Whether we're talking newspaper coupons, coupon booklets, mailed coupon flyers and envelopes, store them by the month they were published. Granted, most coupons don't last for a whole year, by the time you roll around to that month again, you can empty the file before you start adding new coupons. This way, if you don't use the coupons, they're not stacking up in an unmanageable "junk drawer". For rare coupons or discounts with expiration dates longer than a year, you can create a separate file.

Before you throw out those expired manufacturer's coupons, consider donating them to our troops overseas. The most wanted coupons are food, then baby supplies, followed by common household goods. The U.S. dollar doesn't get as much bang for the buck overseas as it does in our homeland. Things cost more, so coupons really help.

Download Electronic Copies of Manuals and Instruction Booklets

There was a time when I used to file manuals and instruction booklets in a filing cabinet. Then it moved to a drawer in the dining room. Either way, it's rare that I actually need them, but for small appliances, big ticket items and even board games or video games, I liked to keep them just in case. For products with a warranty, I also like to keep the receipt.

As these new products come into our lives, I immediately check the manufacturer's website (or store's website) for an electronic copy of the manual or instruction booklet that I can download to my computer, or better yet, save to a cloud drive like Dropbox, OneDrive or Google Drive. I still keep the original receipts in a file, but I also take a picture with my smartphone and store it electronically.

File, file, file!

Before you file, ask yourself do you really need to keep it? Consumer Reports tells you how long to keep your tax records and other documents. File things as soon as you get them or at least once per week.

A color-coded filing system can save some time. If you've got a mess to clean up, first sort, then file. For the papers that don't deserve to be filed, have a shred tray or basket if you dare. I like to put my shred files on top of the shredder (or at least near it), then shred once a week.


I really like paper magazines, but even if it's a complimentary subscription, it's rare that I ever read them as often as I should. Unsubscribe! I hate to be the person that brings down the magazine industry, but there is so much free content on the web that we don't really need magazines anymore. Unless you actually read your magazine subscription every month it comes in, you don't need it.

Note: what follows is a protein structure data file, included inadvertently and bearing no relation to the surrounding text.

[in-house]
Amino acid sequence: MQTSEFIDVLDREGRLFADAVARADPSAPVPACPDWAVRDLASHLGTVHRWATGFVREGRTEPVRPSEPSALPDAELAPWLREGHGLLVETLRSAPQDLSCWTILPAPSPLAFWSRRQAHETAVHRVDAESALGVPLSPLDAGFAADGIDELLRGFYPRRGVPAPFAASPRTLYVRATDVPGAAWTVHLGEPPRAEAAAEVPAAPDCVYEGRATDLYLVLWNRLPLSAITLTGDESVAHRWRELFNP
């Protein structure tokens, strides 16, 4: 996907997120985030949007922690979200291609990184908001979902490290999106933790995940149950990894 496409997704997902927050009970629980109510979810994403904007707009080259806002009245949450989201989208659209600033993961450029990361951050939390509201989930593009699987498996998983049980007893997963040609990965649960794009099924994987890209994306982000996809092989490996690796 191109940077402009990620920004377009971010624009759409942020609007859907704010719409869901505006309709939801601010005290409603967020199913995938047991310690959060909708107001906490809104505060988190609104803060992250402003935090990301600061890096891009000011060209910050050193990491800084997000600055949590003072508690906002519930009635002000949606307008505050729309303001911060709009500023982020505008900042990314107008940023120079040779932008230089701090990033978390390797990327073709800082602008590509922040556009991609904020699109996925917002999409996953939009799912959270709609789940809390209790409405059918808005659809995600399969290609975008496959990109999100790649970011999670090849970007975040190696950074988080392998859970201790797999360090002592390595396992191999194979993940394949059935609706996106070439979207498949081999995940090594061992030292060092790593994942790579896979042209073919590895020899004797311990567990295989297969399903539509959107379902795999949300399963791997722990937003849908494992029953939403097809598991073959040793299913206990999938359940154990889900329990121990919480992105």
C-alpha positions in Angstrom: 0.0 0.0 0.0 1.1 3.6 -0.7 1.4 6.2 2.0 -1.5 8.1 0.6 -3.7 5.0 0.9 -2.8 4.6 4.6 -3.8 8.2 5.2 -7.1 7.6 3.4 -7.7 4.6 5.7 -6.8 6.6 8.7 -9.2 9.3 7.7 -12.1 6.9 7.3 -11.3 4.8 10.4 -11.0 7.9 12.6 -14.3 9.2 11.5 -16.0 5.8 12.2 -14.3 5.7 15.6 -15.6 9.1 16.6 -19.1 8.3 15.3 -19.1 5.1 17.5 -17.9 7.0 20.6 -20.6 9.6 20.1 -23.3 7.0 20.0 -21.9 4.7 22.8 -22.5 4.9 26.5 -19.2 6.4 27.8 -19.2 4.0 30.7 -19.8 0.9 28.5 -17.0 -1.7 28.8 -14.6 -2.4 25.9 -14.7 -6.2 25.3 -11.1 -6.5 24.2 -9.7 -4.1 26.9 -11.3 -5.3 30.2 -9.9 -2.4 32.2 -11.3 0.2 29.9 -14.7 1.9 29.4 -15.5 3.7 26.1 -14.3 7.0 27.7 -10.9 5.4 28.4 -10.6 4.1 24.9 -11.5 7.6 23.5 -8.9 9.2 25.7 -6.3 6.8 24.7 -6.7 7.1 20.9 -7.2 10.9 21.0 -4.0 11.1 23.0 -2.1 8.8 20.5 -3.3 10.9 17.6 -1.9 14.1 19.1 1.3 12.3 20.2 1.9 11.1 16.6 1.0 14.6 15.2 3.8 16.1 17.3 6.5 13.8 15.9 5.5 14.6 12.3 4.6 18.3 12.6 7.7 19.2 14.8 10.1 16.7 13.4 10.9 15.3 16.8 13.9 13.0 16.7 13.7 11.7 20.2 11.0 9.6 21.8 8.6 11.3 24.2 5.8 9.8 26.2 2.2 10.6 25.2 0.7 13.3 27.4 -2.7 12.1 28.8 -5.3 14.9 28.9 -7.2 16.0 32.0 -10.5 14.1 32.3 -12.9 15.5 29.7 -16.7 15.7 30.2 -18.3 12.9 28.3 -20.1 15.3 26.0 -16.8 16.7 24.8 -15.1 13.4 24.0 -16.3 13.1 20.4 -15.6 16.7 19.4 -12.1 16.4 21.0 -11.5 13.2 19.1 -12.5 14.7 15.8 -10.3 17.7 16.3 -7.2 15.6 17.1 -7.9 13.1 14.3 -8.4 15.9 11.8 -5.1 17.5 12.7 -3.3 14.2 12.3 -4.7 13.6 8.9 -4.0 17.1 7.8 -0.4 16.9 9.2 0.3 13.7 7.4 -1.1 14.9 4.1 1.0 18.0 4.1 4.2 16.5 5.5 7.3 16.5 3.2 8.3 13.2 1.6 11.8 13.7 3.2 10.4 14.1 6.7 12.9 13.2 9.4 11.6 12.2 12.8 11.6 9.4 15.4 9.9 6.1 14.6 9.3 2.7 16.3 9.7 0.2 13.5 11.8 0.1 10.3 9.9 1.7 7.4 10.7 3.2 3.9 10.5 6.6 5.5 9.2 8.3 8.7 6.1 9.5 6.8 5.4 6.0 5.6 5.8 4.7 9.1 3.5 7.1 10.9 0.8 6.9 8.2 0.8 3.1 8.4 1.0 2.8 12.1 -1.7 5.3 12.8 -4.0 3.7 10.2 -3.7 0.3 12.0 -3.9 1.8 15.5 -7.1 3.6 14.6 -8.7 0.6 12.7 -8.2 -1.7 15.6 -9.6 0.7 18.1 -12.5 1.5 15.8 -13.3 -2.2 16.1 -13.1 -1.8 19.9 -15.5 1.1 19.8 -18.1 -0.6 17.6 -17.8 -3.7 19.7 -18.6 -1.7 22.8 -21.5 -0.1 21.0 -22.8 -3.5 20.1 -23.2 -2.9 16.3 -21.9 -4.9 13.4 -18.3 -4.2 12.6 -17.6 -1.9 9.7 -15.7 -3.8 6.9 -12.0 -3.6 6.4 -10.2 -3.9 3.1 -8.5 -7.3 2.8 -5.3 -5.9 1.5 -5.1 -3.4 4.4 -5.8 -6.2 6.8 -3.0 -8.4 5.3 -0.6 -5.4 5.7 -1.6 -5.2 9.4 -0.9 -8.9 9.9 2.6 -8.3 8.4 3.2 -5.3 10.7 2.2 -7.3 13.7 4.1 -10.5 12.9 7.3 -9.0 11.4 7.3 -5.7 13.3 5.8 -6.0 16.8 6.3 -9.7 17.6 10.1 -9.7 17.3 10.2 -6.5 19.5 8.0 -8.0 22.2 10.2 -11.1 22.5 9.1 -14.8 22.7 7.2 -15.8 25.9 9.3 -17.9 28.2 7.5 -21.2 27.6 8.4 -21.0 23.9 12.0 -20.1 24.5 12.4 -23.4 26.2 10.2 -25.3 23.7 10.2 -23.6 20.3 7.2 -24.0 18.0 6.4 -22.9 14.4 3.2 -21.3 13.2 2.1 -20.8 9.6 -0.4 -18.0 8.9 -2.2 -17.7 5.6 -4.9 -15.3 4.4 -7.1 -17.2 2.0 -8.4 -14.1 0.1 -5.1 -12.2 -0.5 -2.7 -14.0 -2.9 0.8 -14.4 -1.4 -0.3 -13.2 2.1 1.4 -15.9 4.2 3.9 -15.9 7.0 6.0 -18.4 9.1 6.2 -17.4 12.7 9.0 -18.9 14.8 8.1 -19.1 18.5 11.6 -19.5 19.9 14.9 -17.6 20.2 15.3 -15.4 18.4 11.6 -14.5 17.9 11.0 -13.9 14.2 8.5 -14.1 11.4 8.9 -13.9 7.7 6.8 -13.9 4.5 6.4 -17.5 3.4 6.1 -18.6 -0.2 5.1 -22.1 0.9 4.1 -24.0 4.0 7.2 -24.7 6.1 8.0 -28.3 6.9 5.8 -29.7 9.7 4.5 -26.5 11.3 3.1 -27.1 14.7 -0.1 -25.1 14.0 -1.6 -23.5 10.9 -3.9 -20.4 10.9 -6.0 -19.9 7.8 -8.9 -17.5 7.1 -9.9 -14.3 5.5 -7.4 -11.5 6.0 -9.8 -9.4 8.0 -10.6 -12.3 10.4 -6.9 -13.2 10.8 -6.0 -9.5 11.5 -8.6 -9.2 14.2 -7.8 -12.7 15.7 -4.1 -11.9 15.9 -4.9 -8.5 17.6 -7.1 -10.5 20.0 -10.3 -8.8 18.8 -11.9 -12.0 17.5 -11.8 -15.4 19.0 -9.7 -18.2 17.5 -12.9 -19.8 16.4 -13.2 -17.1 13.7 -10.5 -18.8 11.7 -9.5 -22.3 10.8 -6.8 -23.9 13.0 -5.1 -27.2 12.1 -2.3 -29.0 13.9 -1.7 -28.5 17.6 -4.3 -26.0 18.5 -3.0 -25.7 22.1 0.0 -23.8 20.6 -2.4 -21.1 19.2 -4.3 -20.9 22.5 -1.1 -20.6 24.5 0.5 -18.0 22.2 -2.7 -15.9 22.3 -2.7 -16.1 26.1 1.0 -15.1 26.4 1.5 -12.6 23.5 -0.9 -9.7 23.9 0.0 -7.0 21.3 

On the other hand, if you love your magazines, but don't love the paper, switch to the digital version. While there are a ton of crafts you can make with paper magazines, not to mention places to donate them, If you haven't read it in 3-6 months, it's probably time to unsubscribe.

Just Say No To Receipts . . . Sometimes!

This is a tough one. You definitely need to keep receipts for major purchases, then promptly file them. On the other hand, many retailers and evening banking institutions offer e-receipts for purchases and banking transactions.

You don't really need a receipt for gas or convenience store purchases, do you? As far as groceries go, there are quite a few smartphone apps that allow you to scan your receipt for electronic savings. While most of my shopping is done online, there are times when I go to an actual store.

Walmart makes it really easy with their Savings Catcher program. All you have to do is scan the QR code. Walmart receipts work the same way with Ibotta. I scan the QR code, then I can shred my receipt. Even if there is a major purchase on my receipt, Walmart stores the receipt for you.

Make it Fun!

If you've tried all these things and they don't work, make it fun! What? How can clutter possibly be fun? Clutter isn't fun, but for most people music is fun. Turn on your favorite tunes and time will go by a lot faster.

(1) Consumer Reports: 'How Long to Keep Tax Records and Other Documents'

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[name=Mel] [img=] [description=Hi! I'm Mel, a 40-something empty-nester in Northeast Georgia. I enjoy cooking, lake life, travel, movies and video games. Join me as I begin a new journey towards self-sufficiency including financially, gardening, DIY and more.] (facebook= (twitter= (instagram= (pinterest= (tumblr= (rss=